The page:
SOUTH OF THE BORDER by John Byrne Cooke

SOUTH OF THE BORDER

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KIRKUS REVIEW

Like Cooke's first novel (The Snowblind Moon, 1985), this western story--about the resurrection of outlaw Butch Cassidy on a Hollywood movie set--is well-researched, well-intentioned, and very dull and plodding. It's southern California, 1919. Our 65-year-old narrator is Charles Siringo, a dime novelist who runs a place called the Bunk House, where aspiring actors get simple room and board. But Siringo (a real-life historical figure) was once a Pinkerton man, chasing outlaws in the Old West, and that's why he's suspicious when a stranger rides onto the set of a silent one-reeler western being shot near the Bunk House. The man calls himself Leroy Roberts, but he looks like Robert Redford--and soon we learn that he's really Butch Cassidy, not dead in Bolivia, but hiding out for lo these 20 years. His secret is safe with Siringo, however, even though Charlie doesn't like Butch romancing the beautiful film star, Victoria Hartford. In any event, the threesome soon travels down to Mexico, Victoria to shoot a film, Charlie and Butch to guard the movie company's budget. There ensues a scrape with Pancho Villa himself (he leches after Victoria, but turns out to be a nice guy, after all), a running gun-battle with the federales--and the marriage of Butch to Victoria. Cooke tries for the relaxed western tone of a Larry McMurtry or a Thomas Berger (in Little Big Man) but his prose is labored, and the novel--for all its historical underpinning--has little storytelling impact.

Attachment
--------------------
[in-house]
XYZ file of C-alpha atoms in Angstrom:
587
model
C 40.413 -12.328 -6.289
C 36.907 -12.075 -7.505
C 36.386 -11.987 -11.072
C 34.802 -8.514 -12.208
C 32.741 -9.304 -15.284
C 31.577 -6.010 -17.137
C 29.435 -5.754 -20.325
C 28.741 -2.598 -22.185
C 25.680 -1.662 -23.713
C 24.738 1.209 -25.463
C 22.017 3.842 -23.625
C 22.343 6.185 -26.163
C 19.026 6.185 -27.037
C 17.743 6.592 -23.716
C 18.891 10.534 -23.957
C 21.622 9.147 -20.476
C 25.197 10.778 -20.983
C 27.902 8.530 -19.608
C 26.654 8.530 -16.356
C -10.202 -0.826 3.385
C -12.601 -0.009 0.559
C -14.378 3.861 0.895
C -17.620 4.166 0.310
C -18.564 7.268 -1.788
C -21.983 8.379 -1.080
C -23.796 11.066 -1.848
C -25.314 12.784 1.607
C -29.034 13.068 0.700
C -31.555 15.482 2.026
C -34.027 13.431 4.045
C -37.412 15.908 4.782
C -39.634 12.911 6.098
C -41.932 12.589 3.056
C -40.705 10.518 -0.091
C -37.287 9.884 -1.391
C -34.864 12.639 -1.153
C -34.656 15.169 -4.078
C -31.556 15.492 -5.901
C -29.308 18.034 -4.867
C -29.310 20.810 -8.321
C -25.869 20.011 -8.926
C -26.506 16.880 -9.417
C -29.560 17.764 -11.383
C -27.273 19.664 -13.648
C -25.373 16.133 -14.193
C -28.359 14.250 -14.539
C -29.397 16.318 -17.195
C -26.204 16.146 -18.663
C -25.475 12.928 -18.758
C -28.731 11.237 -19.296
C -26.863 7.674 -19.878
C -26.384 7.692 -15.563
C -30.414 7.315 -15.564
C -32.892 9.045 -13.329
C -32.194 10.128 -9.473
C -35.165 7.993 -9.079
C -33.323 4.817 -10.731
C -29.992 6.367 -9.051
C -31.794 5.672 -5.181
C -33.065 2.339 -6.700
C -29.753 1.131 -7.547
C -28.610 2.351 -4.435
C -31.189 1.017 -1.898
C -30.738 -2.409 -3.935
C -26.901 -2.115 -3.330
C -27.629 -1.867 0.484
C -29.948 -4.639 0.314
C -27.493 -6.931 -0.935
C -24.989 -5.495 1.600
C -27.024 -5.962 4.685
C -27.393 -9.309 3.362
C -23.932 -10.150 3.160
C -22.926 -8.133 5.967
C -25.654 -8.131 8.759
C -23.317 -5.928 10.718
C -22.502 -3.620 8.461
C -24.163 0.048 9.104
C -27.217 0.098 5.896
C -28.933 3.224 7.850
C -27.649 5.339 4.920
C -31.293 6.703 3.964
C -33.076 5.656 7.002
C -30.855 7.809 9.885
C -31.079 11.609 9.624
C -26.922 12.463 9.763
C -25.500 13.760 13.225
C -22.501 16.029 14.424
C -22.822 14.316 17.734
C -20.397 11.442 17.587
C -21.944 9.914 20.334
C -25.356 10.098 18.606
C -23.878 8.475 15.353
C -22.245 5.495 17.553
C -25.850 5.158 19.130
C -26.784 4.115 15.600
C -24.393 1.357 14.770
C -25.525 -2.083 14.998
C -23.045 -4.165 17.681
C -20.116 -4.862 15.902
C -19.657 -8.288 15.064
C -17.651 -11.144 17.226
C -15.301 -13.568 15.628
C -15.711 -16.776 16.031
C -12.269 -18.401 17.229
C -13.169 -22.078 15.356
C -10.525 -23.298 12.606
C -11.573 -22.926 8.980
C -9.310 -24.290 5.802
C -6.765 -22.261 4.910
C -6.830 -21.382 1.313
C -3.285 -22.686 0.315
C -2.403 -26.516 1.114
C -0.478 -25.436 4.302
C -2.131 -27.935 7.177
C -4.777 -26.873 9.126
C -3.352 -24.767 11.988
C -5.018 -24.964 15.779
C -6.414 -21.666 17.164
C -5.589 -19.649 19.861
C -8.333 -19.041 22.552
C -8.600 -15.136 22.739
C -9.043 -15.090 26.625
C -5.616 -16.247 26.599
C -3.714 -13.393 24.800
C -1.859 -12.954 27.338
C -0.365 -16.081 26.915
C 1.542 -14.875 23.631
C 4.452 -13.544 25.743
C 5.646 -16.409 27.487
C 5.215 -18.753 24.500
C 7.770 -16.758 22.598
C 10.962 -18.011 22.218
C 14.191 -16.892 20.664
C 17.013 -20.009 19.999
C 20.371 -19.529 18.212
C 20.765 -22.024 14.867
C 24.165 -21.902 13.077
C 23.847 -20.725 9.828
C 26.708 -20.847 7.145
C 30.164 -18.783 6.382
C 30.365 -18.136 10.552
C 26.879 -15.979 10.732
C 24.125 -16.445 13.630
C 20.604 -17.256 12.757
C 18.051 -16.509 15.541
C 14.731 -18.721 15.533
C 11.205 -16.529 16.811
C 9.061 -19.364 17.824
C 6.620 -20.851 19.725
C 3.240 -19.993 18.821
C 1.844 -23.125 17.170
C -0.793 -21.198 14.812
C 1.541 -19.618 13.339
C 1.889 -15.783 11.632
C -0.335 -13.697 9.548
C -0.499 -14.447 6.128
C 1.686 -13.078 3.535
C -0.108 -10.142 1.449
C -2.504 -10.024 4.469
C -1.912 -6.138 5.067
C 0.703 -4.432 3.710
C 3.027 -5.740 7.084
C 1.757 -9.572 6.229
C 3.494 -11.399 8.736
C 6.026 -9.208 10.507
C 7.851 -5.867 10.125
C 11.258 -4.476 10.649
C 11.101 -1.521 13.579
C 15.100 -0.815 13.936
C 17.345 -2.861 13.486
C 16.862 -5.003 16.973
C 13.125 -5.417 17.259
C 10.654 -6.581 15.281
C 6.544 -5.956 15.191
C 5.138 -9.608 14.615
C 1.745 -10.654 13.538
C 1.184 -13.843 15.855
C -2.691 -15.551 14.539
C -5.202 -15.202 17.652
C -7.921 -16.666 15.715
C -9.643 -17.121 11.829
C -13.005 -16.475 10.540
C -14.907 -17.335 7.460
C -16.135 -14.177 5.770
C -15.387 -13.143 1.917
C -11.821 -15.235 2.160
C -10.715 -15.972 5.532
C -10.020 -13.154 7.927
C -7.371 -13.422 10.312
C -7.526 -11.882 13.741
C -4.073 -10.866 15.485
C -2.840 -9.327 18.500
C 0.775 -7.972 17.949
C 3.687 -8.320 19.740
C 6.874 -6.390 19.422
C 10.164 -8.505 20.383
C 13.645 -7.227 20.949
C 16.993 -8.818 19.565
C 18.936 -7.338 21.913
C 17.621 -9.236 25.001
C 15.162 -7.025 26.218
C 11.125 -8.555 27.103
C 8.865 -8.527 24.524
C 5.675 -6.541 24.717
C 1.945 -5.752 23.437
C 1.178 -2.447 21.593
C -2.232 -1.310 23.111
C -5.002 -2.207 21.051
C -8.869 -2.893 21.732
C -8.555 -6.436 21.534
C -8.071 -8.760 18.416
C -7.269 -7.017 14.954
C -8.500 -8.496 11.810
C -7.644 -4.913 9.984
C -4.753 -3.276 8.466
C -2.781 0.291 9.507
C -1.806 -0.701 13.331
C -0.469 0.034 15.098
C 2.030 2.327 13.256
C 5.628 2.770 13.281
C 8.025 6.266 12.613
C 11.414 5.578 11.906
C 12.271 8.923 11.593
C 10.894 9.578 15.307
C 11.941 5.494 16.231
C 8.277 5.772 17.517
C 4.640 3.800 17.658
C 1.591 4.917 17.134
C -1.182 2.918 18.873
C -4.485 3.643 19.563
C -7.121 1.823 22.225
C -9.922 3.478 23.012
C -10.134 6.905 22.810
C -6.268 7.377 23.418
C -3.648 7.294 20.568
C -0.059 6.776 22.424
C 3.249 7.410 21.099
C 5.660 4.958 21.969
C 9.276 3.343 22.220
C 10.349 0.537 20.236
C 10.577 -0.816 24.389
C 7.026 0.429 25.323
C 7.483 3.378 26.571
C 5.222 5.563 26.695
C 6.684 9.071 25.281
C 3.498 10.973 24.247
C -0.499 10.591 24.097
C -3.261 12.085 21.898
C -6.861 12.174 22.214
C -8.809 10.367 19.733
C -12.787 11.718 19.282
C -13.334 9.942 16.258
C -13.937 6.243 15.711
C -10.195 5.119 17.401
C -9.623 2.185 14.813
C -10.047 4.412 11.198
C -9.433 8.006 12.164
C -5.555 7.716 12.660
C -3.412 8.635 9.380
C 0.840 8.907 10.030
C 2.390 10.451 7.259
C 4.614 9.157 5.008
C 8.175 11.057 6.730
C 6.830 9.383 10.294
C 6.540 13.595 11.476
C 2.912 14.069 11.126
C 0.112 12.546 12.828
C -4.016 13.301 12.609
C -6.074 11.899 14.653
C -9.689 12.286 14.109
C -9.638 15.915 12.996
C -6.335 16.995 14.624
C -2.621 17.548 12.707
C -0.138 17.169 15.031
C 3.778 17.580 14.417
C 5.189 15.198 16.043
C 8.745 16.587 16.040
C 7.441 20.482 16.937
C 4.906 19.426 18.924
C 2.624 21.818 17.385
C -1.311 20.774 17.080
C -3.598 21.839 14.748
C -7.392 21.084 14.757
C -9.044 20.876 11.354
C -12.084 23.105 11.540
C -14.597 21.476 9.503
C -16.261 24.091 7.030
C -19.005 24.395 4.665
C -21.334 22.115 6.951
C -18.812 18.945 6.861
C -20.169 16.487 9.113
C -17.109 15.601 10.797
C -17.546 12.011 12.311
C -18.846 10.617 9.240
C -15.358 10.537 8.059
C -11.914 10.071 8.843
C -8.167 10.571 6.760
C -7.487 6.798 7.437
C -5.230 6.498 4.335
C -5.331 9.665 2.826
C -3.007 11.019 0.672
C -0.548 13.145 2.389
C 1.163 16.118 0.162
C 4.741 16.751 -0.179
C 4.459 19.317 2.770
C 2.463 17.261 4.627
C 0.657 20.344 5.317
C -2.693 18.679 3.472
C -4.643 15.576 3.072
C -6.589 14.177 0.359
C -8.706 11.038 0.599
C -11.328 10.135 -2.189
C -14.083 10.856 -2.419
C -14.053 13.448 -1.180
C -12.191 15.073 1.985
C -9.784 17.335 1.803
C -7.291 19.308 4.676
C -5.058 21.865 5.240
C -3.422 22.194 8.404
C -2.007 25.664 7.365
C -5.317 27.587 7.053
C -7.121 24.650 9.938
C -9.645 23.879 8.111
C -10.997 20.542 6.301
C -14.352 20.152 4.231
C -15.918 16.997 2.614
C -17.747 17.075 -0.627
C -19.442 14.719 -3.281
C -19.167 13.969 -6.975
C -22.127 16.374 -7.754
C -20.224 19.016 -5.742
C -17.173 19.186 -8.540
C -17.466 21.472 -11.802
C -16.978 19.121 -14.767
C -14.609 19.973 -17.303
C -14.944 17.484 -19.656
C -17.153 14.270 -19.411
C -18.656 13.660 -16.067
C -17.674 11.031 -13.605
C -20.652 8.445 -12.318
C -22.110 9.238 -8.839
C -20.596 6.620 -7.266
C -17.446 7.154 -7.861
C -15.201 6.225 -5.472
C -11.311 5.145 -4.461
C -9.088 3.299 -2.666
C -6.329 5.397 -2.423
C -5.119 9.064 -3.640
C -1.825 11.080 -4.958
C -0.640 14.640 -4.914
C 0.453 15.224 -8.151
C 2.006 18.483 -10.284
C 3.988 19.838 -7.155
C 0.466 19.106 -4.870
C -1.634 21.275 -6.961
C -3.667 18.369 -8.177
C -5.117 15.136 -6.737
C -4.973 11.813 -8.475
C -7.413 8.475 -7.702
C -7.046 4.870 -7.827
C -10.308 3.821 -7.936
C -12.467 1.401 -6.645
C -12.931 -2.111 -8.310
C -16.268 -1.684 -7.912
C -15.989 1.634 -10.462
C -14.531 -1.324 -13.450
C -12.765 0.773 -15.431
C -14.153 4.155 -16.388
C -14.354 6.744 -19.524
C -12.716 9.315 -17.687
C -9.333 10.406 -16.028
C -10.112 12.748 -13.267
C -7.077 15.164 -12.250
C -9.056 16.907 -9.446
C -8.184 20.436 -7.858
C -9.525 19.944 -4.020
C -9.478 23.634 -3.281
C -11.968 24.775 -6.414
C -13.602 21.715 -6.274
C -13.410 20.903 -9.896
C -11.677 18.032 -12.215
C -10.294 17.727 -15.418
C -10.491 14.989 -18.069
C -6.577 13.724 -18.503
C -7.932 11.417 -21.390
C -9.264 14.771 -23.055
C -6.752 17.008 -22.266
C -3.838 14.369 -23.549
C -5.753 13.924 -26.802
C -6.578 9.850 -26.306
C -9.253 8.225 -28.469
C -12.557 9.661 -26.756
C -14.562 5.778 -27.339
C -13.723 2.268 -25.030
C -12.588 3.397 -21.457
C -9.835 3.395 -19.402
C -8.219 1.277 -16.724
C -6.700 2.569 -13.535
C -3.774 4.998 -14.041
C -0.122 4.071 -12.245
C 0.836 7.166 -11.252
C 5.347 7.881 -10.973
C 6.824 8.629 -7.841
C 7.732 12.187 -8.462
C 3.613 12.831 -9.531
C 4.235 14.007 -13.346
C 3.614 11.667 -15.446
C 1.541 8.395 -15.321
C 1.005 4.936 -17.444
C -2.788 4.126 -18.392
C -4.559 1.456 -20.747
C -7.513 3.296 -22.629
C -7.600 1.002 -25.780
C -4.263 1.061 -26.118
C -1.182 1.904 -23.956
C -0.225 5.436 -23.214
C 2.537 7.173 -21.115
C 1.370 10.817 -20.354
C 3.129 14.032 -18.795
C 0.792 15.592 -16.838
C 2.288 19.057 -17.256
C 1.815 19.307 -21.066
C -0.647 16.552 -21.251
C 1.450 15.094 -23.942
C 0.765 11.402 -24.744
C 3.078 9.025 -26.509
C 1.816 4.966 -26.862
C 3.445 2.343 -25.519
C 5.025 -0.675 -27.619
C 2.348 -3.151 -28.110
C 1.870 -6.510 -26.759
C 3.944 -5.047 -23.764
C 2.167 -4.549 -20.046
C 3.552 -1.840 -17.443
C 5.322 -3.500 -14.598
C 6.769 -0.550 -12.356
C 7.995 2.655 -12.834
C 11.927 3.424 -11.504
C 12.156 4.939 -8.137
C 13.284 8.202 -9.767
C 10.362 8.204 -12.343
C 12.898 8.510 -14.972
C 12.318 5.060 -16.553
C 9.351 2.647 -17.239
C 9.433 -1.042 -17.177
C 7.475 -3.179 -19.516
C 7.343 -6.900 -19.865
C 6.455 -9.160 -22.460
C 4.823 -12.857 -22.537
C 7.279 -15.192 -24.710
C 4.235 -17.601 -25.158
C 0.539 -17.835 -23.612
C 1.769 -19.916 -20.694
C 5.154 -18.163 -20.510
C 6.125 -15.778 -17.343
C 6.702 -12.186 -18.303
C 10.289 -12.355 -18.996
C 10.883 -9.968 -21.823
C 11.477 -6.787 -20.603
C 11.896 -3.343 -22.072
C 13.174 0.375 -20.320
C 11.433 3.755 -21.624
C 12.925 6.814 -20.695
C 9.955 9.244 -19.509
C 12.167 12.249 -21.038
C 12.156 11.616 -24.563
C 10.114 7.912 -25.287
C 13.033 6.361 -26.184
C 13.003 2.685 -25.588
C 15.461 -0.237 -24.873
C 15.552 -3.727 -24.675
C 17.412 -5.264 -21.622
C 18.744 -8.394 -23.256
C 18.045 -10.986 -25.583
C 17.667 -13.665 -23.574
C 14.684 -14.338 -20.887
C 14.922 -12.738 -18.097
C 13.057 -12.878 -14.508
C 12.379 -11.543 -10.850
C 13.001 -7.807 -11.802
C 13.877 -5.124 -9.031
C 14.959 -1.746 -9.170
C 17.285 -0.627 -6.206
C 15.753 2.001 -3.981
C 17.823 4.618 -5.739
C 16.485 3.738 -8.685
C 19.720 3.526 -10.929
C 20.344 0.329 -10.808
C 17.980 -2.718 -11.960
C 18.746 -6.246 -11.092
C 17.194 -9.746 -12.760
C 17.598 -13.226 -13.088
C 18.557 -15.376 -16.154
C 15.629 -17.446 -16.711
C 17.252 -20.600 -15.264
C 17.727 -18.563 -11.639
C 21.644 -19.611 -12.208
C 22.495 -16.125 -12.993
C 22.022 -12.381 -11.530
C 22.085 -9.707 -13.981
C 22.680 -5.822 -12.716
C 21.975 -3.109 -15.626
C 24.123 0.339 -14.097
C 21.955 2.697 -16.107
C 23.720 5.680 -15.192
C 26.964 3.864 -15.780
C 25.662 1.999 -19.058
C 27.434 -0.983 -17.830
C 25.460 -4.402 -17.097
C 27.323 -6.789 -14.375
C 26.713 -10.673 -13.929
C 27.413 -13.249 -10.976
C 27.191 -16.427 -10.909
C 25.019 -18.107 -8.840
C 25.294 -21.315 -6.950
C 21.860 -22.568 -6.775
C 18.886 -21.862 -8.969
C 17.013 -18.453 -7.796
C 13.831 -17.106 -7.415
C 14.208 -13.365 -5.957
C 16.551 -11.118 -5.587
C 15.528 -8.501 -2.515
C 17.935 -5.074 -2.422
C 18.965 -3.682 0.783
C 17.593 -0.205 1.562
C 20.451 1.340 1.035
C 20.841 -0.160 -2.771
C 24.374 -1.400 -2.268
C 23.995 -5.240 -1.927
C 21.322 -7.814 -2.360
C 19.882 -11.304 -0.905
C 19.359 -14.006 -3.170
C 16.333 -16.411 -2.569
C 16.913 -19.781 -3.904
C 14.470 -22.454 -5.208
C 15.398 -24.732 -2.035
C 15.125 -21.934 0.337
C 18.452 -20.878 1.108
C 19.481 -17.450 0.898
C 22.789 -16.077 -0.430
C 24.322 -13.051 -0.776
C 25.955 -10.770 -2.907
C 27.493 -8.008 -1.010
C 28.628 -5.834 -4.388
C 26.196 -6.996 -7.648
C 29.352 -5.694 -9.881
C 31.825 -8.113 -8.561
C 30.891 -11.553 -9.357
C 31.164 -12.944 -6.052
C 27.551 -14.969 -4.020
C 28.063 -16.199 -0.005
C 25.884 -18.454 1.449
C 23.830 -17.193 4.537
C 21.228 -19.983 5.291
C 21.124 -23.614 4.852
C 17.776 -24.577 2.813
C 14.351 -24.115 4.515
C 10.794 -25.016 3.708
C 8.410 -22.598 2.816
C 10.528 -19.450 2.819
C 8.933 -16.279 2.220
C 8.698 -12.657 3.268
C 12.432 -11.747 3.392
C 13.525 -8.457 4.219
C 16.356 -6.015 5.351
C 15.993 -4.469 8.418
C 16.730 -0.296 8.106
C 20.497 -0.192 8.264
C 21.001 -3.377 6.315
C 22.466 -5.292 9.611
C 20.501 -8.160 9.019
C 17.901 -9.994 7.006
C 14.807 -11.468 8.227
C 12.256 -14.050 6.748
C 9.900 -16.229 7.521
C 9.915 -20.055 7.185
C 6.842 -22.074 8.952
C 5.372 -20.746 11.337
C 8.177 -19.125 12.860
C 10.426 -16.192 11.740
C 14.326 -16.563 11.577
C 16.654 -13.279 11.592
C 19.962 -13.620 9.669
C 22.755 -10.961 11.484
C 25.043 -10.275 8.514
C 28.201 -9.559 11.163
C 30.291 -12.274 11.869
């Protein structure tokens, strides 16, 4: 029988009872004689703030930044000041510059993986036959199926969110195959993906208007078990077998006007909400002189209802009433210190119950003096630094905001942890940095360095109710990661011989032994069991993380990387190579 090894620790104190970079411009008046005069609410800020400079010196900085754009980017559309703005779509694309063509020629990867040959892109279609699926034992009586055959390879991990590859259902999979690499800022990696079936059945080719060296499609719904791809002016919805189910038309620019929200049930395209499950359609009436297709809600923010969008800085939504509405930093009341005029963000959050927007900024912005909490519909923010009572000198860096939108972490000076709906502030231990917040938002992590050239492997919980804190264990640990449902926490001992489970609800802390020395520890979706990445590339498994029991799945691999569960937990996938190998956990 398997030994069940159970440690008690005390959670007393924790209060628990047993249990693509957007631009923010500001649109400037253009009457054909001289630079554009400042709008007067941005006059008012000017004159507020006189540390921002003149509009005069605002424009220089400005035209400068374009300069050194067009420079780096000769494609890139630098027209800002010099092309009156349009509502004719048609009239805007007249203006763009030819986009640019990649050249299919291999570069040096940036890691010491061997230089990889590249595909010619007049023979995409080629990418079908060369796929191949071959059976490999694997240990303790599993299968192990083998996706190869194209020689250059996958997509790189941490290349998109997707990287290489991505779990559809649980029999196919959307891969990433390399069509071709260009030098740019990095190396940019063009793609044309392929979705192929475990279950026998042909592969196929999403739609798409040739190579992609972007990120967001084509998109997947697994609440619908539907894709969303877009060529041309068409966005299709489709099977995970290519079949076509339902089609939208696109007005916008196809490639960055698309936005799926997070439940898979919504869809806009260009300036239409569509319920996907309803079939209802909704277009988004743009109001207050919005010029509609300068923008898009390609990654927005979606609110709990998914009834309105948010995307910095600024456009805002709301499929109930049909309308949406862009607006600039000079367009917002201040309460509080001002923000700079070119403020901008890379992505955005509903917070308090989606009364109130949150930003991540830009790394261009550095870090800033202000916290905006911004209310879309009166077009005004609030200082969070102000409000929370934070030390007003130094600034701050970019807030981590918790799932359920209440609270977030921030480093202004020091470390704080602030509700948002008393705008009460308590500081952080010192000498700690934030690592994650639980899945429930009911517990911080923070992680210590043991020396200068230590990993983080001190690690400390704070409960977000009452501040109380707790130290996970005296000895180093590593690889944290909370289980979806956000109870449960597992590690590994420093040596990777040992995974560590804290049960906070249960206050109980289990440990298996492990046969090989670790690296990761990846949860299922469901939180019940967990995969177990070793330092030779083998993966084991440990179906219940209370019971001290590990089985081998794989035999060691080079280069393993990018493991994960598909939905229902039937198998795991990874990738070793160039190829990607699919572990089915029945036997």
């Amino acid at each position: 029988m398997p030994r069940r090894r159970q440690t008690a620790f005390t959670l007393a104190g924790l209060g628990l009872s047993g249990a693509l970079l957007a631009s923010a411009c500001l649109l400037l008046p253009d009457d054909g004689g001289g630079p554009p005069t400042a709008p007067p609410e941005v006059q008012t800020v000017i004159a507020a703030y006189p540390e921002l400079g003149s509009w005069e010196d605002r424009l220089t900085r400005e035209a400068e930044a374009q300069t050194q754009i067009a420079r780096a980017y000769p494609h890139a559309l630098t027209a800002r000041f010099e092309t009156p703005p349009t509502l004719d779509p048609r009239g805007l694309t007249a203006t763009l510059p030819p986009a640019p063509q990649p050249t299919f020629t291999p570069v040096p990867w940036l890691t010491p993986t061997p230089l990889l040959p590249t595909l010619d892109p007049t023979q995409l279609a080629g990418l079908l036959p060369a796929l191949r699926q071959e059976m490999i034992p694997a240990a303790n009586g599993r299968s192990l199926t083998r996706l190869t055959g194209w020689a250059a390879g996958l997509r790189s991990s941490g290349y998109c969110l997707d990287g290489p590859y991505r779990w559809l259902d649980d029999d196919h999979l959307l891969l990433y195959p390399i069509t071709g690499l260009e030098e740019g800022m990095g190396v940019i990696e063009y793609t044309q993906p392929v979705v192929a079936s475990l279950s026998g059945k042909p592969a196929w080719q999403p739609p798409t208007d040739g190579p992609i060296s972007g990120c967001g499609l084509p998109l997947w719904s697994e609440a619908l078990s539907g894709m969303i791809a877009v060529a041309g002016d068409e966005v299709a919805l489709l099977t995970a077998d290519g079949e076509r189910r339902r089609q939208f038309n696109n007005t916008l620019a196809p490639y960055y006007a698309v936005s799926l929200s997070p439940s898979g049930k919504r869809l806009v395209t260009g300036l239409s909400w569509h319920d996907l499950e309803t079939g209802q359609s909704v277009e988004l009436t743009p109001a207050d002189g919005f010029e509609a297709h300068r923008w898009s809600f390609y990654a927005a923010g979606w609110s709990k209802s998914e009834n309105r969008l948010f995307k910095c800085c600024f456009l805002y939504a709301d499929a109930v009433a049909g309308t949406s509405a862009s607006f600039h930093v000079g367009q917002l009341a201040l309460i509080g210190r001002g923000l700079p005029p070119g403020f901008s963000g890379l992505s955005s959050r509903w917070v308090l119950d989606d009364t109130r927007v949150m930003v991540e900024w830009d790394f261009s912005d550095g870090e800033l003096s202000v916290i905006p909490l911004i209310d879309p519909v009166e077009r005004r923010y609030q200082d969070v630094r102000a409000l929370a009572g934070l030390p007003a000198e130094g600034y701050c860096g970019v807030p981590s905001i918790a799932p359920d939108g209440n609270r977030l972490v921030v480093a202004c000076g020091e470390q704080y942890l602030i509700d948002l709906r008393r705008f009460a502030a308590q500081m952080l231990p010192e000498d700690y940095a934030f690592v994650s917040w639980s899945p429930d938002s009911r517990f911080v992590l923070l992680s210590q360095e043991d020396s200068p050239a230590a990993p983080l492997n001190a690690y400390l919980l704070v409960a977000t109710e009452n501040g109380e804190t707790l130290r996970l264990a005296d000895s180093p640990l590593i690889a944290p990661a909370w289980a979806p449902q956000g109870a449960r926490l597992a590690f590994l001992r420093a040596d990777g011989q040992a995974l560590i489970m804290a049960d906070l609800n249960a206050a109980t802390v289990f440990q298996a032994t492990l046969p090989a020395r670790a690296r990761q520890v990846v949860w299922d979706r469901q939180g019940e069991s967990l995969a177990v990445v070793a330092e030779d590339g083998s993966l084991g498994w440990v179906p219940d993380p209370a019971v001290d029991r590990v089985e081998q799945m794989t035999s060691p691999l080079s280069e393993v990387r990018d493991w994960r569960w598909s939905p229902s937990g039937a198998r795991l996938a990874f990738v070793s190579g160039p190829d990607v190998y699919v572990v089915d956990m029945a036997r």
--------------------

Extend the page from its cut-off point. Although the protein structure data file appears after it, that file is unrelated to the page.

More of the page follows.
Pub Date: March 1st, 1989
Publisher: Bantam